The Spanish regard Tuesday 13th with particular wariness.
The exact origins of fear towards either day remain unclear but there are several theories.
Tuesdays were seen as being dominated by the influence of Mars, the god of war, as etymologically the Spanish for Tuesday, martes stems from his name. For some, this superstition was strengthened by historical events such as the fall of Constantinople to the Fourth Crusade on Tuesday April 13 1204 and its fall to the Ottomans on Tuesday May 29 1453. Of course, they conveniently forget all the other fateful events that don’t happen on that day and date.
There is a saying that goes ‘en Martes ni te cases ni te embarques ni de tu casa te apartes’, meaning ‘Don’t marry, go on a boat, or leave your house on Tuesday’.
Just as reoccurring patterns have this day of the week unpopular, the same has happened with the number 13. The Oxford Dictionary of Superstitions (1989) lists such concerns as ‘beginning anything on a Friday’ – you’ll not finish it; beginning a journey on that day as it ‘bodes ill luck’; never put Friday laid eggs into a child’s christening cake; never court on that day – ‘or you’ll never meet again’; it is unlucky to start a new job on Friday 13th (few jobs begin on Fridays, however, usually Mondays (phew!); being born on that day (though no ill luck will follow the child if it’s born on God Friday the 13th!)
Here in the Western world we commonly regard the number 13 as an unlucky one. Hotels often omit it from room doors and floor numbers while some airlines do the same with aisle numbers. I’ve certainly been in a hotel without a thirteenth floor!
There were 13 guests invited to dinner in Valhalla and Loki, seen as the Viking god mischief and chaos or as the god of evil and spirit of death (depending on which scholar you read), was its 13th guest. And of course this parallels Jesus Christ’s last supper in which Judas was the 13th guest and was responsible for betraying Christ, enabling his crucifixion – on a Friday.
For some it goes beyond superstition and becomes a real phobia called ‘Trezidavomartiofobia’ (fear of Tuesday the 13th), which leads to an uncontrollable fear that causes the sufferer to attempt to spend the day at home and avoid contact with others. (Any excuse to avoid work, probably!) The English version is Triskaidekaphobia, fear of thirteen.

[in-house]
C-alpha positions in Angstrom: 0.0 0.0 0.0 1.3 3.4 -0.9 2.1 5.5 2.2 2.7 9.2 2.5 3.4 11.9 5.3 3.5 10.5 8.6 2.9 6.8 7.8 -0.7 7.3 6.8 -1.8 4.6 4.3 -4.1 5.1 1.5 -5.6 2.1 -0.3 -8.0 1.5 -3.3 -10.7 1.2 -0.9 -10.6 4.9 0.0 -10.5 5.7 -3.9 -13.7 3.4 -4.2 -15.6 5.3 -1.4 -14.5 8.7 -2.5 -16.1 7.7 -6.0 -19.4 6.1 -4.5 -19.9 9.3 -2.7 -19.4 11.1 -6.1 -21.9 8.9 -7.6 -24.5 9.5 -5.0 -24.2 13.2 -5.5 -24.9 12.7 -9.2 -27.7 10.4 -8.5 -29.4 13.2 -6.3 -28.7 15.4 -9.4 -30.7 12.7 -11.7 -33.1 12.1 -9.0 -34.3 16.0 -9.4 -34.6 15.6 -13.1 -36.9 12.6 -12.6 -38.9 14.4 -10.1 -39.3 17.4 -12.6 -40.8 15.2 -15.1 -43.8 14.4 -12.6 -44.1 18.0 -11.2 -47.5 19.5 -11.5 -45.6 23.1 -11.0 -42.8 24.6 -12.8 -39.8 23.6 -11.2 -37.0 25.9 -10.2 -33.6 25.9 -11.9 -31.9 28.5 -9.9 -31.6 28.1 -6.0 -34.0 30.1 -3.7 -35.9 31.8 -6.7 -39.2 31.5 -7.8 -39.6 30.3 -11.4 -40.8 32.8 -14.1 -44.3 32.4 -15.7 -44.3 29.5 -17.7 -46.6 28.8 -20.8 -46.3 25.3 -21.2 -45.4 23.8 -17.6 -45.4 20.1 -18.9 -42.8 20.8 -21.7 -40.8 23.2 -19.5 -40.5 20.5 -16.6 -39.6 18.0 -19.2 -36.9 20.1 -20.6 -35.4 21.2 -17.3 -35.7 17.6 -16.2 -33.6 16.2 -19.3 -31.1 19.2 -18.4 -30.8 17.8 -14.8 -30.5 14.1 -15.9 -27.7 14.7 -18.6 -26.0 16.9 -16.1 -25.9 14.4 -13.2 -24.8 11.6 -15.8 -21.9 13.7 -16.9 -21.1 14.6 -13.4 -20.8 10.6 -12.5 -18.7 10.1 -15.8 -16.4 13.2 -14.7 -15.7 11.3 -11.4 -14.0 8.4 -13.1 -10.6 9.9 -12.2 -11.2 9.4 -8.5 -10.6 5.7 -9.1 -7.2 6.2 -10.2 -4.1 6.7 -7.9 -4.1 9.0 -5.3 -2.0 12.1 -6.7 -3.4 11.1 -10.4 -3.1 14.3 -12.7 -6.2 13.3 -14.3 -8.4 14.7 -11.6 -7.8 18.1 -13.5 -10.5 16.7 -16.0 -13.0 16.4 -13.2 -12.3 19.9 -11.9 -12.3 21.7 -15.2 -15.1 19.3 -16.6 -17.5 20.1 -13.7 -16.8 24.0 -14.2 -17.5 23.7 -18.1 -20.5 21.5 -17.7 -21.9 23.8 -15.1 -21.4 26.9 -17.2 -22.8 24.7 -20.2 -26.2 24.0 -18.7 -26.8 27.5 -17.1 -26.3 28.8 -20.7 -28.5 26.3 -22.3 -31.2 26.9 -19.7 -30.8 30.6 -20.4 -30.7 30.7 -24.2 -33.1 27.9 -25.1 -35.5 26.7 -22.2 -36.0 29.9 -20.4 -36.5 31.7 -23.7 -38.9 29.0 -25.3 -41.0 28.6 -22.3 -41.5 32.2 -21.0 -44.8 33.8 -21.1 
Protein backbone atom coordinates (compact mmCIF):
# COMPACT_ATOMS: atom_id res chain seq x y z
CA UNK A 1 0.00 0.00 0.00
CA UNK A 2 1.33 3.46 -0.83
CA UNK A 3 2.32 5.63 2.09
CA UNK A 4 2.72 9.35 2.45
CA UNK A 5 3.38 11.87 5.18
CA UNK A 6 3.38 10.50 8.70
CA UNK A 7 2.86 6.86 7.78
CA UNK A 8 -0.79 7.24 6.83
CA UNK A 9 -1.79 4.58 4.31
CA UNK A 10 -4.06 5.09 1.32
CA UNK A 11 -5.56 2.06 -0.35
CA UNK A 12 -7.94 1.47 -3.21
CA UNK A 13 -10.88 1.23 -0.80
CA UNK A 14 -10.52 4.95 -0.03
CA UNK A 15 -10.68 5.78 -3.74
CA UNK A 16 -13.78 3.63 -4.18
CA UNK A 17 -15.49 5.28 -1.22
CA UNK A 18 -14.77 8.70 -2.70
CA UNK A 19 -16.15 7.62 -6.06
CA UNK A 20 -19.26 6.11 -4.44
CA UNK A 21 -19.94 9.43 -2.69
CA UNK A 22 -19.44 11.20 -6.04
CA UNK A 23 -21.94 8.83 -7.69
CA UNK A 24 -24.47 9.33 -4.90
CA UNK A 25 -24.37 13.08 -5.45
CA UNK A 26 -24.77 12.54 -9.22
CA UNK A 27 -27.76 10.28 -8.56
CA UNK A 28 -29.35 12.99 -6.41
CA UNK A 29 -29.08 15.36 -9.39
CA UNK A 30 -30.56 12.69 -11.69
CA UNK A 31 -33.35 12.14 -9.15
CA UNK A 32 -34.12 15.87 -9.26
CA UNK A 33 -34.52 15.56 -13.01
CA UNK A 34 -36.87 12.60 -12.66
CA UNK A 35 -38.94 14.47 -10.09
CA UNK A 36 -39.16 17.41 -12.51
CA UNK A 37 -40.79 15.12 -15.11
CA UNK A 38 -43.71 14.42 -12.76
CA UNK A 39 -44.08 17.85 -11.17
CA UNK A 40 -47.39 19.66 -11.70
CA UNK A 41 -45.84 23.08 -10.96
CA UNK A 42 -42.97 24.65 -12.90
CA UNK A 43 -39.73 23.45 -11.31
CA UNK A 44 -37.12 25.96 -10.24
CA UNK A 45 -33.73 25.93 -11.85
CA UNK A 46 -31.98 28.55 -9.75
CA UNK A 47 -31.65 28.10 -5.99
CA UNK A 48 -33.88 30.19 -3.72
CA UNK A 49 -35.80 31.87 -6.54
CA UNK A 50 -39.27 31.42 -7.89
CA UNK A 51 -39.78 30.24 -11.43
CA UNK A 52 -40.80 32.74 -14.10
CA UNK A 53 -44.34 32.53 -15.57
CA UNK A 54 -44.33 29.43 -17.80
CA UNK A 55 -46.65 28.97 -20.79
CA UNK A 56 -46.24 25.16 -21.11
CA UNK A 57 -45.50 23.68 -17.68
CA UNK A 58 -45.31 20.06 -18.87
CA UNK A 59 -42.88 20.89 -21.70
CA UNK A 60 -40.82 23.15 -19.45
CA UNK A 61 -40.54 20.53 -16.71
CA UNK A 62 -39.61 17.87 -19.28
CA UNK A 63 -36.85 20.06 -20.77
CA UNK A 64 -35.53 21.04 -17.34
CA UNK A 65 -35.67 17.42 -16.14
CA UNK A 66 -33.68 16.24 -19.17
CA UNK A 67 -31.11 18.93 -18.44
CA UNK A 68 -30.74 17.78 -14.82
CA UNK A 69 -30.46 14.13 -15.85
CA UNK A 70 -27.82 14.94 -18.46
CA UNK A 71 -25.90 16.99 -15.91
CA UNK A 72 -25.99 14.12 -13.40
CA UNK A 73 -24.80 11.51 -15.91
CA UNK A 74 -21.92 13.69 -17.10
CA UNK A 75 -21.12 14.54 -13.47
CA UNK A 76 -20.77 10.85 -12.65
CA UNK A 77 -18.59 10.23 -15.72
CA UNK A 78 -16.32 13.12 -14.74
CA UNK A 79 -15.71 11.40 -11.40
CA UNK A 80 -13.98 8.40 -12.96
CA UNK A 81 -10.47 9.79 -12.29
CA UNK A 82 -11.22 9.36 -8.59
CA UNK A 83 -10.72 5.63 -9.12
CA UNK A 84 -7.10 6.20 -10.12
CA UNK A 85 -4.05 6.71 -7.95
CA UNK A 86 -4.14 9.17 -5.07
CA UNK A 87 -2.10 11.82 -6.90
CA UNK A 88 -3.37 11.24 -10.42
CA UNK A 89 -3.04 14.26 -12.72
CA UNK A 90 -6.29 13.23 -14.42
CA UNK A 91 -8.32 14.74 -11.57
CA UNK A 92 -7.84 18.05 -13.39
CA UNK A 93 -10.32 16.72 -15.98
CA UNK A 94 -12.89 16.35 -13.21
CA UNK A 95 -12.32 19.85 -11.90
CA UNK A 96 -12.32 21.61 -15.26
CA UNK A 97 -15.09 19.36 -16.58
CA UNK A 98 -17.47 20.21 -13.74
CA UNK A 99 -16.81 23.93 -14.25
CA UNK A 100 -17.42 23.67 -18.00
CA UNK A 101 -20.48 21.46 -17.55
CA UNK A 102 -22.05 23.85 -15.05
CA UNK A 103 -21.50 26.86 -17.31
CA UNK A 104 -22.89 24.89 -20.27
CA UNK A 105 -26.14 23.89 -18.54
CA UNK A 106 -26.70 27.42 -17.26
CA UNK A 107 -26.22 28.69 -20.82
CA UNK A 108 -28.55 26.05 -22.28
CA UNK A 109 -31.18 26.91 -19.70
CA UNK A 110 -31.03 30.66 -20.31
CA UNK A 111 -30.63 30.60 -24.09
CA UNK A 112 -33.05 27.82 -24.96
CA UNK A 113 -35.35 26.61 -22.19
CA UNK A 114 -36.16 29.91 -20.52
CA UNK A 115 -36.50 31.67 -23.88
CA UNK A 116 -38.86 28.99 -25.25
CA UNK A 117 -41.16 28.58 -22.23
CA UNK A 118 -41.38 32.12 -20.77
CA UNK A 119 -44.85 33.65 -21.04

Superstition stems from folklore and coincidence, harking back in many cases to a time when people lived in closer proximity with nature than now, and believed in an ‘anima mundi’. In those days the sun and moon, fire and water, flora and fauna were accorded religious respect. (It’s always possible that a little more respect for nature would alleviate some of the world’s modern ills…)
Most of us are surprised by coincidences and may even look back at a fortunate chain of events to consider that they were intended, assigned by Fate. Some beliefs are characterised by a direct symbolism: for example, a new-born baby was carried upstairs to signify that he would rise in the world. Jung remarked, ‘Who can doubt that the Flanders poppies are more than local flora?’ To this day, it seems that red and white flowers in hospitals signify blood and bandages.
Linked with superstition is magic – for good or evil. For example, knots tied on a length of string by a witch could be a spell to hinder a birth or cure a sprained wrist! A black cat can portend evil or its blood could cure all manner of diseases. Either way, the poor black cat is the loser, it seems. Sadly, even to this day it seems that black cats are not as popular as cats of other hues – as if ancient superstition still lingered, even subliminally.
The study of superstition and witchcraft is a fascinating subject, and most certainly ideal material for countless story ideas. I used some in my out-of-print novel Death is Another Life – and I hope to return to the subject in the future, touch wood.